Located in New Orleans, adjacent to the Inner Harbor Navigation Canal, Solar Canopy is the arrangement of triangular hybridized structures that improve energy, water collection, and public infrastructure at the urban scale.
The hybridized solar canopy structure can be thought of as an inverted umbrella, in that it produces energy via solar panels, collects water, and houses essential public programs. Programs dispersed throughout the project include skate parks, battery storage and distribution centers, an amphitheater, restrooms, and market stalls.
Along with the structure, a central consideration is the reclamation of energy production, distribution, and consumption within the public sector.
The structures collect water and drain into pools. The proposed 20’ slope allows the pools to drain into lower micro-topographies and into the canal. This topographic shift eliminates the use of water pumps and effectively reduces energy consumption.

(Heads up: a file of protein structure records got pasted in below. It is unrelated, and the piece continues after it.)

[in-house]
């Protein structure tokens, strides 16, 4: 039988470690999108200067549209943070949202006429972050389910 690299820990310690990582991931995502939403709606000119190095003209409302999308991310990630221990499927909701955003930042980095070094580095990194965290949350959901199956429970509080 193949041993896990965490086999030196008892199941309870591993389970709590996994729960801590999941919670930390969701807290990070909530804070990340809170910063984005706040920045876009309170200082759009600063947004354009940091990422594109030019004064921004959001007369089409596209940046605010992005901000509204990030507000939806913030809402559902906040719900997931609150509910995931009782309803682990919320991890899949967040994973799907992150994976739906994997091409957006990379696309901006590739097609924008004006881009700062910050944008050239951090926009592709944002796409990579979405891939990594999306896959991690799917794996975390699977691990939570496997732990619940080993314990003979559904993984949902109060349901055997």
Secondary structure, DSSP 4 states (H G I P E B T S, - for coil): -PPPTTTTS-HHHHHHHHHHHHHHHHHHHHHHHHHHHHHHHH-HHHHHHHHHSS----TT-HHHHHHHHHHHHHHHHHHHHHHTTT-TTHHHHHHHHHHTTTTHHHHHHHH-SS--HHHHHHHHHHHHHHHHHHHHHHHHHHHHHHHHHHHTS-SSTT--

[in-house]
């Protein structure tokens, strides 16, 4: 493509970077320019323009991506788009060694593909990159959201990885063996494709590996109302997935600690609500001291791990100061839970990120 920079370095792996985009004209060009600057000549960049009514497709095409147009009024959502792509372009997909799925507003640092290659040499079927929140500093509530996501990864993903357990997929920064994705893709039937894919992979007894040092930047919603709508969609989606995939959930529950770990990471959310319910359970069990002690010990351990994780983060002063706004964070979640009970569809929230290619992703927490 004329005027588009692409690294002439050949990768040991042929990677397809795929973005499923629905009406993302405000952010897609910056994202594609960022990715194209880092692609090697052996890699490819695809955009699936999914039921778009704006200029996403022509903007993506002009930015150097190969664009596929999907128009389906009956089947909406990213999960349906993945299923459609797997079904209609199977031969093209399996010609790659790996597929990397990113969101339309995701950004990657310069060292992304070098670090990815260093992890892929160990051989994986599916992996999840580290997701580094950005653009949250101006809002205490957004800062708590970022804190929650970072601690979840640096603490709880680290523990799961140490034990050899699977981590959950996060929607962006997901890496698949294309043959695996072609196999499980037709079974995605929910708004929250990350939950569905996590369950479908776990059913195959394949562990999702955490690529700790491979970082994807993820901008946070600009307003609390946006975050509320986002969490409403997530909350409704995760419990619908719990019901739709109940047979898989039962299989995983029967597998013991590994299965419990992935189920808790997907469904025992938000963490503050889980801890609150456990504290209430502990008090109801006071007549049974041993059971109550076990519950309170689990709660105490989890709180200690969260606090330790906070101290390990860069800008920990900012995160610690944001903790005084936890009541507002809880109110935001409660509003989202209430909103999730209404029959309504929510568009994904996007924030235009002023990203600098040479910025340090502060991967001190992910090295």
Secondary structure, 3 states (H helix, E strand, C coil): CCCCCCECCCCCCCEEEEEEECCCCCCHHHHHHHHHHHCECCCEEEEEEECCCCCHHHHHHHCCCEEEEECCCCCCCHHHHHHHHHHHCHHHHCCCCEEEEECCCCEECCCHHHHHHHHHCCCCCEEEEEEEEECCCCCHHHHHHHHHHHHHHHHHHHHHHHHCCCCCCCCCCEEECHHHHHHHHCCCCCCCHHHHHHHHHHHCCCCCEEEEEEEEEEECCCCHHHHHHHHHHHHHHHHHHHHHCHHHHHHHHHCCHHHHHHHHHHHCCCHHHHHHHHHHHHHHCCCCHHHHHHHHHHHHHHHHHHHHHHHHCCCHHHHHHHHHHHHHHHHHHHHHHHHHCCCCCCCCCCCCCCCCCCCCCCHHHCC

The area near the canal is focused on biodiversity with the integration of ecotones which are soften the borders between two ecosystems. Pedestrian paths weave through pools, vegetation, and upward shifts in elevation to create a public space engaged with nature. There are 600 solar panels on each structure. The 25,000 total panels integrated into the site have the capacity to power 1,065 homes. Cores of the structures connect to battery storage units and power is redirected to the existing grid.
Three primary buildings are connected to the structure. A health clinic, art education center, and a child care facility all have small lobbies at ground floor and they use the stem of the structures as vertical cores.